As the 2016 U.S. presidential election fast approaches, I turn my attention to the field of Republican candidates for the nomination. The list is so long that I will have to narrow my analysis in the interest of brevity and so I will only include my top five choices and a few honourable mentions:
Honourable Mention – Mike Huckabee -: Huckabee is a likable individual and his no-nonsense, straight-talking style of conservatism has always attracted a good base of middle America. He, however, lacks the political capital or the social nuances to position himself as a legitimate choice for the nomination. While his stated policy goals of reformed trade deals and lowering the welfare dependency are admirable, he does not have many original or explosive ideas that will attract anyone else but the core white, southern, Christian American vote and so I would find it highly unlikely that he would be able win a presidential election.
Honourable Mention – Ben Carson -: While I believe Carson’s heart is in the right place I don’t honestly believe he has the ruthlessness for politics. He’s an attractive candidate because of his personal history and professional background – that inspired an inspirational movie – but his lack of political or business experience is a real detriment to his campaign. Carson’s stance against political correctness is one of the most attractive elements to his candidacy, his common sense approach to politics and his background – which emphasizes the effectiveness of social mobility – will attract some support but I don’t believe that he is the best person to lead the United States out of the Obama-created abyss.
5. Marco Rubio :- Rubio is an interesting candidate and probably a likely candidate for a vice-presidential nomination on the eventual winning GOP ticket. His hispanic background along with his sensible approach to taxation – by supporting a federal flat tax rate and opposing capital gains tax – will lend him a lot of conservative supporters in the primaries. Rubio’s downfall may be his unambiguous conservatism – which may not lend itself well to the moderate and independent voters – along with his perceived sub-standard oratory abilities.
4. Jeb Bush :- What some are calling ‘the establishment candidate’ Bush is facing an uphill battle to convince voters to back another moderate, flip-flopping Republican after the Romney and McCain debacles. Where Jeb will shine is at the debate stage where, much like his brother, he comes across as a very likable and honest individual. Jeb also has a solid record as Florida’s Governor; where he reduced state taxes and cut the size of government. His more liberal attitude to social issues makes him appealing as a federal candidate but his name recognition will be an obstacle to overcome as opposed to the asset that it was for his brother.
3. Scott Walker :- Walker will be the Tea Party darling of the Republican primaries, his winning record in a traditionally blue state and his ‘stick it to the unions’ approach has won him many admirers to the right of the GOP. His election record speaks for itself, winning by a full percentage point higher than his previous victory in a recall and holding on to the state comfortably in the midterms, despite it being strongly targeted by the Democrats. This record will attract many in the Republican Party to throw their hopes on a perennial election winner after the despair of several harsh losses in the Presidential race. That is the nature of politics and the hunger to see a Republican in the White House may eventually win Walker the nomination, but his struggle will be trying to underplay his staunch social conservatism to the wider electorate who may not take to it as kindly as the Tea Party.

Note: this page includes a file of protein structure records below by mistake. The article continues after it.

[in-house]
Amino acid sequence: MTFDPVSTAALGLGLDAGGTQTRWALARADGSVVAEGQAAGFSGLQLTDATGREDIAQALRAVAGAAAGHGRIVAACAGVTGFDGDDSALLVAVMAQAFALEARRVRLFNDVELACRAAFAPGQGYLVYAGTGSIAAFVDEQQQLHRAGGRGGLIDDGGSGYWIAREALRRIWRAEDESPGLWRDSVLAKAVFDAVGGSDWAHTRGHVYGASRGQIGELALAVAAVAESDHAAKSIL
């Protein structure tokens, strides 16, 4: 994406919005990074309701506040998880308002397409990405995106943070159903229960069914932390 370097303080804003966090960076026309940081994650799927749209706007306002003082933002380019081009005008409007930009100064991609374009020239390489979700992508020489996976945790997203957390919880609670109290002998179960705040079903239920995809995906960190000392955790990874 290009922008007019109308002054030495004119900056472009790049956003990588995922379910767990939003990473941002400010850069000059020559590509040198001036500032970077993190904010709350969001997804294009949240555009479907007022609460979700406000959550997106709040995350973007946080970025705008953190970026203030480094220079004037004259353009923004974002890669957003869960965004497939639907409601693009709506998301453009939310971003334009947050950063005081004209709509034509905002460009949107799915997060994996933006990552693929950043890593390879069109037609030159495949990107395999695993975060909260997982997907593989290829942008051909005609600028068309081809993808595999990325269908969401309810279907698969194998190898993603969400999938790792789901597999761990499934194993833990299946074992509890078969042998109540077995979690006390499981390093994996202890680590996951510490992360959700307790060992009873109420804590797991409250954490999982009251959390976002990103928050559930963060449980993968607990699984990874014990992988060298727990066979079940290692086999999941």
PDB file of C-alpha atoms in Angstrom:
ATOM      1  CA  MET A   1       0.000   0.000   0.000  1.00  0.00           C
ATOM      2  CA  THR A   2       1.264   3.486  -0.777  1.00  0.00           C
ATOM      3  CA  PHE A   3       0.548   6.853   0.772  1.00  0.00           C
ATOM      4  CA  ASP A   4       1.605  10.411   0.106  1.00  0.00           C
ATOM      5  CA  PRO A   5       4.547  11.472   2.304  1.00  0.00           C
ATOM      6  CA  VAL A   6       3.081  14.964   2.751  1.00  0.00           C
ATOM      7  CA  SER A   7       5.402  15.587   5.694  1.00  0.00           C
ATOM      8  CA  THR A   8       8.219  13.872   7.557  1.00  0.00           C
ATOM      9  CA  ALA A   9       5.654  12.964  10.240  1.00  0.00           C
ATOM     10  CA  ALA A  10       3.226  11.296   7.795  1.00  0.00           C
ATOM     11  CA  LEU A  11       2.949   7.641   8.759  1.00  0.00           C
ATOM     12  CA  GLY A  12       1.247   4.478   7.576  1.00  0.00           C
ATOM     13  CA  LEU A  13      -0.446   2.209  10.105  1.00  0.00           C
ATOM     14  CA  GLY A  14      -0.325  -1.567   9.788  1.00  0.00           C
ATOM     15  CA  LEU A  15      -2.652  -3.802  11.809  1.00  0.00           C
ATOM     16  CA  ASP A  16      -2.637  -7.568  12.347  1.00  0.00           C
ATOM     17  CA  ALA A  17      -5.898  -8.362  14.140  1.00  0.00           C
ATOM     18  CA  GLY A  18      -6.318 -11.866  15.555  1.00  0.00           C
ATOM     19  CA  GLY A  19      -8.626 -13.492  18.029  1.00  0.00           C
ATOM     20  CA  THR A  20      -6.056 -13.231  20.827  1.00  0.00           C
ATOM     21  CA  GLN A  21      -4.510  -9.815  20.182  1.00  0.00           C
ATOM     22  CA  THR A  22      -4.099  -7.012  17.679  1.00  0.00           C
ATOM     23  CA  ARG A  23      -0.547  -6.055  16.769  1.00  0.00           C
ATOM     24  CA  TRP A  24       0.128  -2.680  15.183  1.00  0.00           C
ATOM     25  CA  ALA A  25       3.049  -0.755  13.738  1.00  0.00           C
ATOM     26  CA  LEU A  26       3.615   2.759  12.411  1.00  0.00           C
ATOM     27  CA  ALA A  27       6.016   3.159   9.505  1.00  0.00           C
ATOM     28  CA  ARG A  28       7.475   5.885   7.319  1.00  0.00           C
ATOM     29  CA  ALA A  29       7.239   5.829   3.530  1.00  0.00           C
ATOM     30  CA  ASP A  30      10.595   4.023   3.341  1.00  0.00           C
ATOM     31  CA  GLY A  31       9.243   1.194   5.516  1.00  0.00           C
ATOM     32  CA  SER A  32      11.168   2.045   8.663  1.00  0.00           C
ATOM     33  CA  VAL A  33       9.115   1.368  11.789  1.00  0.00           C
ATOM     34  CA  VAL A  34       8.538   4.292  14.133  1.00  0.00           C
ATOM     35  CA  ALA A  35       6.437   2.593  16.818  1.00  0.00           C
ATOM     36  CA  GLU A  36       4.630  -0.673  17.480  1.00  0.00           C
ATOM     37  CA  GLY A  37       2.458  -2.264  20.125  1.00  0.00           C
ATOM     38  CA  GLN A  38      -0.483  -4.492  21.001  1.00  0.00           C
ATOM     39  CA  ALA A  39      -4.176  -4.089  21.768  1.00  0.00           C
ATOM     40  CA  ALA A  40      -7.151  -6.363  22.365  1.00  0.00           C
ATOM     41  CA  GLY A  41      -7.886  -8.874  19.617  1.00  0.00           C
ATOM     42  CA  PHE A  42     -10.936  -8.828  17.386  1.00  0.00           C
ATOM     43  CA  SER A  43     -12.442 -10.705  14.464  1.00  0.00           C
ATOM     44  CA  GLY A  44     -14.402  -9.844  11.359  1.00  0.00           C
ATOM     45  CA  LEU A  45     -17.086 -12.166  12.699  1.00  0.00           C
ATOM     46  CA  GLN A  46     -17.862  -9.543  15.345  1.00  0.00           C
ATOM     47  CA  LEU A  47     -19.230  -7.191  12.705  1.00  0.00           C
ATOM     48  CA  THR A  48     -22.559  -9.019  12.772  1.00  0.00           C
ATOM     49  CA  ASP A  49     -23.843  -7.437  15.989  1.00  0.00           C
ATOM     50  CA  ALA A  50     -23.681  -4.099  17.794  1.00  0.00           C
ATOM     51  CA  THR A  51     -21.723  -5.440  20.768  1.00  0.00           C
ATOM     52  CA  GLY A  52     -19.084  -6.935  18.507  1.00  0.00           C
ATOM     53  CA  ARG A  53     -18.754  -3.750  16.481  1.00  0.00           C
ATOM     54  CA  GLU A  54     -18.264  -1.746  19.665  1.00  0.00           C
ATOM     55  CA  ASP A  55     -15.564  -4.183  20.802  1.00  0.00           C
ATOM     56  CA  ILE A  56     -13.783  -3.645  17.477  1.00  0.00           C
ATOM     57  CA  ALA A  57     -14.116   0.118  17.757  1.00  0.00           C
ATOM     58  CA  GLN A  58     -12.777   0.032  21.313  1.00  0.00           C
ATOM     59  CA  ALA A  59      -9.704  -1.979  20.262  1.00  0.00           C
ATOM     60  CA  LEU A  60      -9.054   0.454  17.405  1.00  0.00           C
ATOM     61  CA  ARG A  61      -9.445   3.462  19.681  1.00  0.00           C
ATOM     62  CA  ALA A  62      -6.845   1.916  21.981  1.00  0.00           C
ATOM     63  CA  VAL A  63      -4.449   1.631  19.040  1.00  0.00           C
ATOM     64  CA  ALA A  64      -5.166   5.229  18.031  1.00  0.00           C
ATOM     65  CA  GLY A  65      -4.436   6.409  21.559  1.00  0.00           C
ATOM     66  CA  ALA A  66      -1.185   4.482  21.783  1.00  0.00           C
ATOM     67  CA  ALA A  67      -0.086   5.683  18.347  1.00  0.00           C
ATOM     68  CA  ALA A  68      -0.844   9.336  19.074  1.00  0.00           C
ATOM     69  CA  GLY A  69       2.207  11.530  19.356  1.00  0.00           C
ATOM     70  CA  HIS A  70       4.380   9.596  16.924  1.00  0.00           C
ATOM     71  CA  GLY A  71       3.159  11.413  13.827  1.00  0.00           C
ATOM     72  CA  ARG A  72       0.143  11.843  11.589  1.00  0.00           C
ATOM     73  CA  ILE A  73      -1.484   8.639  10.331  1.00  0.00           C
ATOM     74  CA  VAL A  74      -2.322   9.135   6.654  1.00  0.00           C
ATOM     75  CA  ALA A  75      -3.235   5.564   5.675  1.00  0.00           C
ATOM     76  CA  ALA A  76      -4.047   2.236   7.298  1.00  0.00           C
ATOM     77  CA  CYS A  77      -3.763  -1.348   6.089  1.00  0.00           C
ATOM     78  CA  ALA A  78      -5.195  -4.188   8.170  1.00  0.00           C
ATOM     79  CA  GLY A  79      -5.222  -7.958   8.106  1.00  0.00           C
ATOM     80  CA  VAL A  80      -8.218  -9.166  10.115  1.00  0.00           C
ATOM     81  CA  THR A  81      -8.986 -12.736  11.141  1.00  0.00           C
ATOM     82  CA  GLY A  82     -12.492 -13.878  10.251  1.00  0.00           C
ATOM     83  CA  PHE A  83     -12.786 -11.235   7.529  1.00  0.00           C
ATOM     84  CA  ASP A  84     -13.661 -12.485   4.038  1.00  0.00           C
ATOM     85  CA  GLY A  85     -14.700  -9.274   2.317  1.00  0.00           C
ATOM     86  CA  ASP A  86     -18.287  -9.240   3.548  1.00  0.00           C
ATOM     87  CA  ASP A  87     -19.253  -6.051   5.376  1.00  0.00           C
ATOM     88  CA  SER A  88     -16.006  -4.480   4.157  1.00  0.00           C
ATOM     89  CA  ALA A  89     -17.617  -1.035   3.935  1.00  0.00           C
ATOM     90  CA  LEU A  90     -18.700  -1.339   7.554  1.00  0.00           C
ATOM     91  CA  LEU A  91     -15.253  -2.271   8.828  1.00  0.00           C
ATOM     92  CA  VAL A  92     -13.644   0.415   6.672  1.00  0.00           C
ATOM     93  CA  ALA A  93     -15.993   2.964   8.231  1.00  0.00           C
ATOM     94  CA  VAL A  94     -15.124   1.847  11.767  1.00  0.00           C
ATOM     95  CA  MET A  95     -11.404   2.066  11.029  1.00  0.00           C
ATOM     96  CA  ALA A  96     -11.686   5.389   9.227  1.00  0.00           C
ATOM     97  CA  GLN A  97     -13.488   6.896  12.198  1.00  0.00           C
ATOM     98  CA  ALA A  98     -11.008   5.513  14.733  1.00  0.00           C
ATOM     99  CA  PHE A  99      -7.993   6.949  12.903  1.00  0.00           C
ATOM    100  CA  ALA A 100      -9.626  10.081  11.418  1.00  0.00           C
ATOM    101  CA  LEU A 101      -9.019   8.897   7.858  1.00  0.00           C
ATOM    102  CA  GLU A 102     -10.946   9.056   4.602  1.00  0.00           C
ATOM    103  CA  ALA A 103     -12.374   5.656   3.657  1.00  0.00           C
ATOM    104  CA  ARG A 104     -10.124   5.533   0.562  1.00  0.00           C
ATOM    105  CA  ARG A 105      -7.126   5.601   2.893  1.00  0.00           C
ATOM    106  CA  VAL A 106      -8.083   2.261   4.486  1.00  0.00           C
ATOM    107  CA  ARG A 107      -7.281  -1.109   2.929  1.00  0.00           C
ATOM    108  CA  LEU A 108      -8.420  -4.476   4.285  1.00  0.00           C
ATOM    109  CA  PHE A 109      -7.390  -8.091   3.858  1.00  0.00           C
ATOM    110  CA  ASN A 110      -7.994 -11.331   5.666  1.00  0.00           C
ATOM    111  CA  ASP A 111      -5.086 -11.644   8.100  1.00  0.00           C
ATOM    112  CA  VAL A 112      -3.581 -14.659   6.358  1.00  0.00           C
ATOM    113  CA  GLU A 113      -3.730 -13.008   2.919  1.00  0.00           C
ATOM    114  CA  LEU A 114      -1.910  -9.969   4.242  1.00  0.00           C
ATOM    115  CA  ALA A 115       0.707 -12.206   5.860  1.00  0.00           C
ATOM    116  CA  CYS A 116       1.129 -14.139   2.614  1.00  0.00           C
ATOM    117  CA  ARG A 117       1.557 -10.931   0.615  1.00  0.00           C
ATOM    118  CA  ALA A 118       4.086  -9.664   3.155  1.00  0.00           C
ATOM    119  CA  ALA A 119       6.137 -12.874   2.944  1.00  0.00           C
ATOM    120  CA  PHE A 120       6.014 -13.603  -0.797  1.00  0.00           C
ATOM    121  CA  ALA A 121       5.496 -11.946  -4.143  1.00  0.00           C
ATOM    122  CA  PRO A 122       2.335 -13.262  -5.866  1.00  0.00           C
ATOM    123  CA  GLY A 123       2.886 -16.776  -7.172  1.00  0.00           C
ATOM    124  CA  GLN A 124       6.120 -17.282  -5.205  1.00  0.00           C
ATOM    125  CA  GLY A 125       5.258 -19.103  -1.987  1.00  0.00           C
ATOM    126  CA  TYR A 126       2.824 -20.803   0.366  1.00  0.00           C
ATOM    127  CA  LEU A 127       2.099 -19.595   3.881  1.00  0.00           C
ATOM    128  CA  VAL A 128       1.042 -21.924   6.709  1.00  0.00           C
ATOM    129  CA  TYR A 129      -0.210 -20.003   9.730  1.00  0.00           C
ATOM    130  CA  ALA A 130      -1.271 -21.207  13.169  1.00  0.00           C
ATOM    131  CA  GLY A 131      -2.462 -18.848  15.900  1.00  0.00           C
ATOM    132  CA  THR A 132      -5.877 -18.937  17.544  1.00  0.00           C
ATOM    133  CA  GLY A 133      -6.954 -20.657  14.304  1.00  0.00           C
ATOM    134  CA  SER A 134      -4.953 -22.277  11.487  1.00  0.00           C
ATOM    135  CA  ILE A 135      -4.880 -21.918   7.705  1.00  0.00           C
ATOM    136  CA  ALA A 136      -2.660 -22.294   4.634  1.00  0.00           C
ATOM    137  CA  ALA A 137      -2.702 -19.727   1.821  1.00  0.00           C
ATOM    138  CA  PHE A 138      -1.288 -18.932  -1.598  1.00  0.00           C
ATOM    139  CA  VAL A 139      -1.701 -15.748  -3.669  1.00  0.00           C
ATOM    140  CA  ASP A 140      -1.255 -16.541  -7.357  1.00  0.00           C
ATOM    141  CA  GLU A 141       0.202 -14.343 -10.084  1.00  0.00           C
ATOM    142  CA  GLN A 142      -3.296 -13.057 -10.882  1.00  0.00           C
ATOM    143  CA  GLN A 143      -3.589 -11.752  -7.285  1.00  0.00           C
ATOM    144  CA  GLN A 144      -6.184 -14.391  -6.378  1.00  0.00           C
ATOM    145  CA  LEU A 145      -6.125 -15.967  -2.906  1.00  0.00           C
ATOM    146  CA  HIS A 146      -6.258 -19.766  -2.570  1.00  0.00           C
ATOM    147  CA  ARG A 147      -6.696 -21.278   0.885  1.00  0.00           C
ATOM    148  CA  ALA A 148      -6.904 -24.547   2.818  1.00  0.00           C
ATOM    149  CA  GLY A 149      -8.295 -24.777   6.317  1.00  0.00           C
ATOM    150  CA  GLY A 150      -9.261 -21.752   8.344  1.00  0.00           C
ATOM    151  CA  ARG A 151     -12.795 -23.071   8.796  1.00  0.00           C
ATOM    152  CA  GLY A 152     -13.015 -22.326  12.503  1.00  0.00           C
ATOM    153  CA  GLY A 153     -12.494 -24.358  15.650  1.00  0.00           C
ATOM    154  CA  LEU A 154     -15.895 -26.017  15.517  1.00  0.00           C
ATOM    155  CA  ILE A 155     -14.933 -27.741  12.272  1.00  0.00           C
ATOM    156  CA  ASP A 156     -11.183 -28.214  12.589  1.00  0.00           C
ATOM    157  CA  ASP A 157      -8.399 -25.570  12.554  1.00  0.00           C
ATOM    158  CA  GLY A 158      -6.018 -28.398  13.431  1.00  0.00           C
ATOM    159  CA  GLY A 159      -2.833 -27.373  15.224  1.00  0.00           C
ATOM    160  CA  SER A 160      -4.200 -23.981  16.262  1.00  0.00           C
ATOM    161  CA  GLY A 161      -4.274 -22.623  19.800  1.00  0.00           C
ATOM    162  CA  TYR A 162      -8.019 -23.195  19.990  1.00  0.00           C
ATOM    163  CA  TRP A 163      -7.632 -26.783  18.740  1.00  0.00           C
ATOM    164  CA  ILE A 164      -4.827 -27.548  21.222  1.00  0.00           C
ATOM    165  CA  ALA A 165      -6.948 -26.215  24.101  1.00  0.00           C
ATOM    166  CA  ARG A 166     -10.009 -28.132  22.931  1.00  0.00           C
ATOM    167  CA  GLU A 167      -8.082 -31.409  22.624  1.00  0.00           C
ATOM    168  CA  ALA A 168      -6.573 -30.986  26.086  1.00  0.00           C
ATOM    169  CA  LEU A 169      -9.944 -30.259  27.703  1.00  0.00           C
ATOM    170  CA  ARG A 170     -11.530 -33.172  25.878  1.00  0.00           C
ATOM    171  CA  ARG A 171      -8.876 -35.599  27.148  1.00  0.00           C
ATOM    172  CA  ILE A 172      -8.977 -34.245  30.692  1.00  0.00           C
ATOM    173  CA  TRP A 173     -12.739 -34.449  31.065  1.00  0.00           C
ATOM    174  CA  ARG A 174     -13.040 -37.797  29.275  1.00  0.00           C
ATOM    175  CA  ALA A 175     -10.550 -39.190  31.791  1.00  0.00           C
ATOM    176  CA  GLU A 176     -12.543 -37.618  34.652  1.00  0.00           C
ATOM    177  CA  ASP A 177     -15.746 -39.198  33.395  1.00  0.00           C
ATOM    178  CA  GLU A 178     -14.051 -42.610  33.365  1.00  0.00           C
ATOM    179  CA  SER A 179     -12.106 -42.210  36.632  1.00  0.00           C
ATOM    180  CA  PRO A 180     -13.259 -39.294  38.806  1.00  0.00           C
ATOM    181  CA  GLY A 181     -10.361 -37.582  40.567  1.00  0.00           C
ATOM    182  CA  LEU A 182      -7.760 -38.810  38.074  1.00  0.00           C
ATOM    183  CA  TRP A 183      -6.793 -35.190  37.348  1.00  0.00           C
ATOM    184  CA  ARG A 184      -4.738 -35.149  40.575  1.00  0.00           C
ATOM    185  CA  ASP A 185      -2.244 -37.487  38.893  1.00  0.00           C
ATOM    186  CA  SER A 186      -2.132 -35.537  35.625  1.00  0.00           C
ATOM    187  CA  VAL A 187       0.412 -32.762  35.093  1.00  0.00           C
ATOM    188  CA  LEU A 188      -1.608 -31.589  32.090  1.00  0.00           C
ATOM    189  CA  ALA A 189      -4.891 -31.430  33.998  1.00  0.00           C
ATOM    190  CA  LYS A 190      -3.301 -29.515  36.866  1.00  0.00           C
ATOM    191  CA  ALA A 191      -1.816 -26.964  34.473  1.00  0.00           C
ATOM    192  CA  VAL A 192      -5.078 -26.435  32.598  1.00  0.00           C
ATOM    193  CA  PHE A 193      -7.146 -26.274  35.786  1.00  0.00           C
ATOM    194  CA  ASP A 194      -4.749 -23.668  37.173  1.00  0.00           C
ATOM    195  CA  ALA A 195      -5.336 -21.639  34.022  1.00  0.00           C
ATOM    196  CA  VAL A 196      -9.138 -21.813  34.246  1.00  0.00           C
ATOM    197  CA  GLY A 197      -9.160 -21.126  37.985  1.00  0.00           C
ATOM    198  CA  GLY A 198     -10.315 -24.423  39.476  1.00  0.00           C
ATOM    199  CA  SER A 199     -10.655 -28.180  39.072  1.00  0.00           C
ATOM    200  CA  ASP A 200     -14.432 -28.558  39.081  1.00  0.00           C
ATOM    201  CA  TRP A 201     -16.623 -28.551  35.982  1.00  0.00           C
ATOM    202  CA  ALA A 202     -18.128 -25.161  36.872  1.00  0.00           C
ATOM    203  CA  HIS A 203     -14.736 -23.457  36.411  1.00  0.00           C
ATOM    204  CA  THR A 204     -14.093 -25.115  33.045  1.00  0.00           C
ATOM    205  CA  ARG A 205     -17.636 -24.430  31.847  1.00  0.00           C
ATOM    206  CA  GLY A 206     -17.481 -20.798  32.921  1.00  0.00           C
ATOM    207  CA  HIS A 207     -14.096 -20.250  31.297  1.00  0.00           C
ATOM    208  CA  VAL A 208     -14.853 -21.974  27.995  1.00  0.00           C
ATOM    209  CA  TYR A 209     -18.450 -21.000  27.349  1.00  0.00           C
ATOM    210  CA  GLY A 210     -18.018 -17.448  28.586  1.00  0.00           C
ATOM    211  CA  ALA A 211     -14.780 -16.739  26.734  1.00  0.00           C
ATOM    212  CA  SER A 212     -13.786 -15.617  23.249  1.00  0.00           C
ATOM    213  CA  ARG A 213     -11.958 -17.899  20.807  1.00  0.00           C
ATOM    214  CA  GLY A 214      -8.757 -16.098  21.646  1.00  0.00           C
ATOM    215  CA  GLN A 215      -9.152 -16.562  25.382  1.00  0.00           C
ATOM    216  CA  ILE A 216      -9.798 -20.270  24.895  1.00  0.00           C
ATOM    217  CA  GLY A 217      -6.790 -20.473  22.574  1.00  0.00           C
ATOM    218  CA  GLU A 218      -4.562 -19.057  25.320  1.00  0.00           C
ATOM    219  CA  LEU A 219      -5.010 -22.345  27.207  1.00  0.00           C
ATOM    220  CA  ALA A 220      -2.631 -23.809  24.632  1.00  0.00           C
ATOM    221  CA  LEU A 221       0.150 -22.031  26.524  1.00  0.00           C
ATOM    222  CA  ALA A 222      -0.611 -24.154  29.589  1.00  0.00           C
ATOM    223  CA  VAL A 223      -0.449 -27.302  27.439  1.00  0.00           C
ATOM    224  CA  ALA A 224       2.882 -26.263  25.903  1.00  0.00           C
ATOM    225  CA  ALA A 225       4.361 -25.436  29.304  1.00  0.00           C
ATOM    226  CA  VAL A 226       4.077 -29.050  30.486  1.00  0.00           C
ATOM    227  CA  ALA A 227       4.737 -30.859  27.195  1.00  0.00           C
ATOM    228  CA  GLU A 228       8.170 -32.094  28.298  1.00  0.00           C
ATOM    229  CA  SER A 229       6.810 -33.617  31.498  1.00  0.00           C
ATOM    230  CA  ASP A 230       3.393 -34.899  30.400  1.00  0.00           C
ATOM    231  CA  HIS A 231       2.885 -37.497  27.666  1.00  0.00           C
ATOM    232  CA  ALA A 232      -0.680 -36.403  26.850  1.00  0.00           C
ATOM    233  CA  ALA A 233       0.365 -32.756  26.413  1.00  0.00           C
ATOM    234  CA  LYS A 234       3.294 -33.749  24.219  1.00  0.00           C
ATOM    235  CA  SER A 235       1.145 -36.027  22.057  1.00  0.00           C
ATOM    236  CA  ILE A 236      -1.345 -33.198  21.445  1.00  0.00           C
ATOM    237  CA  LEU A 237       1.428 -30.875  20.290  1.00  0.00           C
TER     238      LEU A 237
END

2. John Kasich – Now I’ll admit for the record that I believe Kasich has a very low chance of winning in the primaries but, in my eyes, he may be the most electable candidate in the Republican field. His success in the famous swing-state of Ohio speaks to the broad appeal of his politics. Kasich has a long and distinguished career in politics as well as a strong background in business. A strong fiscal conservative, Kasich will appeal to many GOP voters with his history of cutting taxes and balanced budget amendments in Ohio. Where he will struggle against the right of the party is justifying his increased expenditure on Medicaid in Ohio. However, I see Kasich’s pragmatism towards policy – even if it doesn’t follow the party line – to be an asset in a national election.
1. Rand Paul – The candidate for people with principles. Principles that government should be smaller, people should be freer and that the principles of the Constitution should prevail above all. Paul is the unconventional choice but his lack of GOP establishment connections, his principled politics (as was shown in his filibustering of the Patriot Act renewal) and the strong oratory skills that he possesses will make him the danger man to face Hillary nationally. He is the ideal Burkean candidate, a man who has the principled worldview that life, liberty and property is the key to happiness and the protection of these things through a pragmatic approach to policy-making is the role of a politician. I hope we see him in the White House.